Is Good Grammar a Predictor of Professional Success?

Understanding the basic grammar rules is essential for communicating effectively. The way you use language is part of your presentation. If you want to have influence, power, and position, you have to learn to speak and write the language of power—and that language is Standard English.

Check out this data from the Harvard Business Review, which clearly supports the premise that good grammar is a predictor of professional success.

If you think writing error free in business is overrated, think again. Sidekick recently conducted a survey asking readers to identify their biggest email pet peeve. The biggest problem? Yep, poor grammar.

Test Your Knowledge of Conventions Today

Grammar quizzes are a great tool for helping you figure out what you know and what you don’t know about English conventions. Test your skills. Can you score 25/25 on this quiz?

Select the correct pronoun:

  1. Of the five candidates we interviewed yesterday, (who/whom) do you believe is the best choice?
  2. Mr. Michaels and (I/me) will attend the presentation.
  3. It was obviously (I/me) who wrote the report.
  4. Charlotte is happy about (him/his) winning the scholarship.
  5. If you have any questions, contact Bill or (me/myself).

Mark these sentences as correct (C) or incorrect (I):

  1. At Company X they decided to start working overtime.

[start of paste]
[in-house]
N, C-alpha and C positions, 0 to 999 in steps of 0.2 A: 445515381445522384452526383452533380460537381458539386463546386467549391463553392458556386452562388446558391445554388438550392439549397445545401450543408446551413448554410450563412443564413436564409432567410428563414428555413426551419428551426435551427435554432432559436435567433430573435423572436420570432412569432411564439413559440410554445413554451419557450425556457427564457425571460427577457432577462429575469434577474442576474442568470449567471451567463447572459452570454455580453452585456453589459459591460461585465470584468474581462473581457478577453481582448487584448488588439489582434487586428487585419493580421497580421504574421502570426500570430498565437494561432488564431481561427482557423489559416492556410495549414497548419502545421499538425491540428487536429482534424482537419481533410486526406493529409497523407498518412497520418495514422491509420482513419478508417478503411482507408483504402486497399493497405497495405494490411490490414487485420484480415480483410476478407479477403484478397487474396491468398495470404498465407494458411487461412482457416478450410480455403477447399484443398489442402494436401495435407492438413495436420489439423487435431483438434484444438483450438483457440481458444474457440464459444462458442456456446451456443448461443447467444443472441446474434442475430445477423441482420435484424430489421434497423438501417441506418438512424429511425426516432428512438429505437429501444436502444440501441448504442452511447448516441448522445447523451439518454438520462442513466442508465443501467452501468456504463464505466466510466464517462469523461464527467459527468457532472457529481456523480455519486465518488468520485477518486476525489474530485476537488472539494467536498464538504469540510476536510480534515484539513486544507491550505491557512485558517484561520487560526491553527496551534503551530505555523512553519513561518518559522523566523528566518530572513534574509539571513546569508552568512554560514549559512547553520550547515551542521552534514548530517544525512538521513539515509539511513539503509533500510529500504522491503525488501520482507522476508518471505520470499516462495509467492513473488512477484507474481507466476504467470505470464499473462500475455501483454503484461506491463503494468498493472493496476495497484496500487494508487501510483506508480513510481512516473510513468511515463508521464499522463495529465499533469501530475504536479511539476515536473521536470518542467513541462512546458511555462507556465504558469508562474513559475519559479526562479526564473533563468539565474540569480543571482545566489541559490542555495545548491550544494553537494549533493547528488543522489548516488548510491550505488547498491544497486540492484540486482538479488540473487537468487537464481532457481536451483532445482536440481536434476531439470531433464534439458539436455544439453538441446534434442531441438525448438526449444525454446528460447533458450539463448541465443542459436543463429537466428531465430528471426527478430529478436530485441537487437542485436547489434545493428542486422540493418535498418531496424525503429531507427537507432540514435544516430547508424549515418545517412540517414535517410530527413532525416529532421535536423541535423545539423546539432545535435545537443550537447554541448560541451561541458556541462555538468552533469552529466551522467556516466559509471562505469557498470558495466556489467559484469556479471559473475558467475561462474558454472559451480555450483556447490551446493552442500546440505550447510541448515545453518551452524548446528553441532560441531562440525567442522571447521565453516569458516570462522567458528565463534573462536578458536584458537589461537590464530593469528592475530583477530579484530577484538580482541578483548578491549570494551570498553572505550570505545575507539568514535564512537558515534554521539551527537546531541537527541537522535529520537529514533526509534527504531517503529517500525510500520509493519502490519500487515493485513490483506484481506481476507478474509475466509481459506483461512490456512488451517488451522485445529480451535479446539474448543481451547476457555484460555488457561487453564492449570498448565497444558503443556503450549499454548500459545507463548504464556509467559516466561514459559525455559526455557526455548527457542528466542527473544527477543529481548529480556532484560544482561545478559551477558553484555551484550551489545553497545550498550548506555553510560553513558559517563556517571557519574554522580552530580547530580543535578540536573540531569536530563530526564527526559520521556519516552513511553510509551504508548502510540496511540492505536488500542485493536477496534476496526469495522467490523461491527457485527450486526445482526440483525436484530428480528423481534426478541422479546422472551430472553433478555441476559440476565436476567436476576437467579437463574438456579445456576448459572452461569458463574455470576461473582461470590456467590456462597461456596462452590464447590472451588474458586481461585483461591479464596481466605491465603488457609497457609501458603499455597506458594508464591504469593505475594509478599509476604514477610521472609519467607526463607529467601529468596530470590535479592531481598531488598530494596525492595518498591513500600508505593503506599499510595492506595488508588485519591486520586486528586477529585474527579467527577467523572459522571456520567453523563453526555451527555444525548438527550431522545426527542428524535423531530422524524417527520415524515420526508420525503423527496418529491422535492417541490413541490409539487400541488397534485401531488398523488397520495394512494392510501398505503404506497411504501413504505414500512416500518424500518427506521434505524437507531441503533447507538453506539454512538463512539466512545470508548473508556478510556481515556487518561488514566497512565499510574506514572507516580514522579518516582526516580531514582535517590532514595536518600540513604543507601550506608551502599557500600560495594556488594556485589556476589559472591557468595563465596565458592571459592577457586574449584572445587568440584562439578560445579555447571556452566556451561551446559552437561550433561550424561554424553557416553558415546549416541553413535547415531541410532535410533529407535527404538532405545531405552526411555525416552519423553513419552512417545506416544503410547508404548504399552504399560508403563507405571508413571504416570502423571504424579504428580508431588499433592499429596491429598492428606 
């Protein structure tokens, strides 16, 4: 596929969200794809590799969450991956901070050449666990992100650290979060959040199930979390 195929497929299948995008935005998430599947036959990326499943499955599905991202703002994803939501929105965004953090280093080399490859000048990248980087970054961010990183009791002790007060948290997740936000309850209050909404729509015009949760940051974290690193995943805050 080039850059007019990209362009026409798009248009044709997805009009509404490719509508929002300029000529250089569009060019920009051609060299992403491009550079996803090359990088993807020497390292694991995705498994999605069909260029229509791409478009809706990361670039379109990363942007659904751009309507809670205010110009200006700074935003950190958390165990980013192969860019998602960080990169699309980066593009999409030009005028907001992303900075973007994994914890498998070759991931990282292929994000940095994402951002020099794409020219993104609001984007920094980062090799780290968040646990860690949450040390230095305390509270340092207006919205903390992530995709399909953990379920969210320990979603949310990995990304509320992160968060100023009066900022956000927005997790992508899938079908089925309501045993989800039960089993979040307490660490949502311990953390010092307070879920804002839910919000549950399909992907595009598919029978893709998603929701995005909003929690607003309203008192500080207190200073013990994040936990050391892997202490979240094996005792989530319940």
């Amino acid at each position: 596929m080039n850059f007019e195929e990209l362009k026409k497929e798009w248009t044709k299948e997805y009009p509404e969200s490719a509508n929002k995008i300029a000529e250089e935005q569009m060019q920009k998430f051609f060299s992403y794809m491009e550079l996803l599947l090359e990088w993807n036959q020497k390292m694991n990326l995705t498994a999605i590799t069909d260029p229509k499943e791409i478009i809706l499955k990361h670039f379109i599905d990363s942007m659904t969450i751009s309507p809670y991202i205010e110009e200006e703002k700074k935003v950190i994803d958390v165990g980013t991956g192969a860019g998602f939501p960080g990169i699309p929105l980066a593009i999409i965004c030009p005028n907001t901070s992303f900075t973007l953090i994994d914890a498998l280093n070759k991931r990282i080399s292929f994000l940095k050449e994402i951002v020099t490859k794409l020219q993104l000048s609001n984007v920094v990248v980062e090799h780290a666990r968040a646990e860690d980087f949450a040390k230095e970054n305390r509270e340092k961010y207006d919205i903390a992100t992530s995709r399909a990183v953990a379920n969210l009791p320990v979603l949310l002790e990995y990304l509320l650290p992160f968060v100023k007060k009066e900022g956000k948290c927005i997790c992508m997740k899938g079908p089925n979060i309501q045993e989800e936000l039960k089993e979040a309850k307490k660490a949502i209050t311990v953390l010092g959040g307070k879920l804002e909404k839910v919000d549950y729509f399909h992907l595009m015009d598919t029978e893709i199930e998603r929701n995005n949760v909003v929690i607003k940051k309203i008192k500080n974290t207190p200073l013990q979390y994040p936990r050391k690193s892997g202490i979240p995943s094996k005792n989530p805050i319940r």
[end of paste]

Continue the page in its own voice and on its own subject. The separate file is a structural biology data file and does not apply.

2. The patients enjoy the warm days while they last.
  3. The student needs to submit her registration card before the first week of the semester. (A sentence in a brochure giving directions for registration.)

Punctuate the following sentences correctly:

    9.  We are looking for two qualities in applicants related experience and positive attitude.
   10. At the Career Services office the students we serve have successfully been hired due to the dedication of             the support staff.
   11. My interview which was scheduled at 1:00 didn’t go as planned.
   12. My interview didn’t go well because I was still recovering from my illness.
   13. Because I wasn’t feeling well my interview wasn’t successful.
   14. Several large orders arrived today John too many came in for us to process them accurately.
   15. Several large orders arrived today by the deadline and were processed accurately by our team.
   16. Our previous meetings were January 24 2018 March 3 2018 and June 15 2018.
   17. I think you’re correct however that our previous meetings were scheduled for optimal attendance.

Insert apostrophes where needed:

18. The university may have changed its mission, but its still focused on students success.
19.
Marks employee ID has three 7s.

Select the correct choice:

20. We have (less/fewer) awards to distribute this year.
21.
The (principal/principle) theory is the one that is most accepted.
22.
Where are (your/you’re) minutes of the meeting?
23.
My (advice/advise) is to proofread all written communication.
24.
Try not to (lose/loose) this key; (its/it’s) expensive to replace.
25.
Will having an advanced degree (affect/effect) my chances for promotion?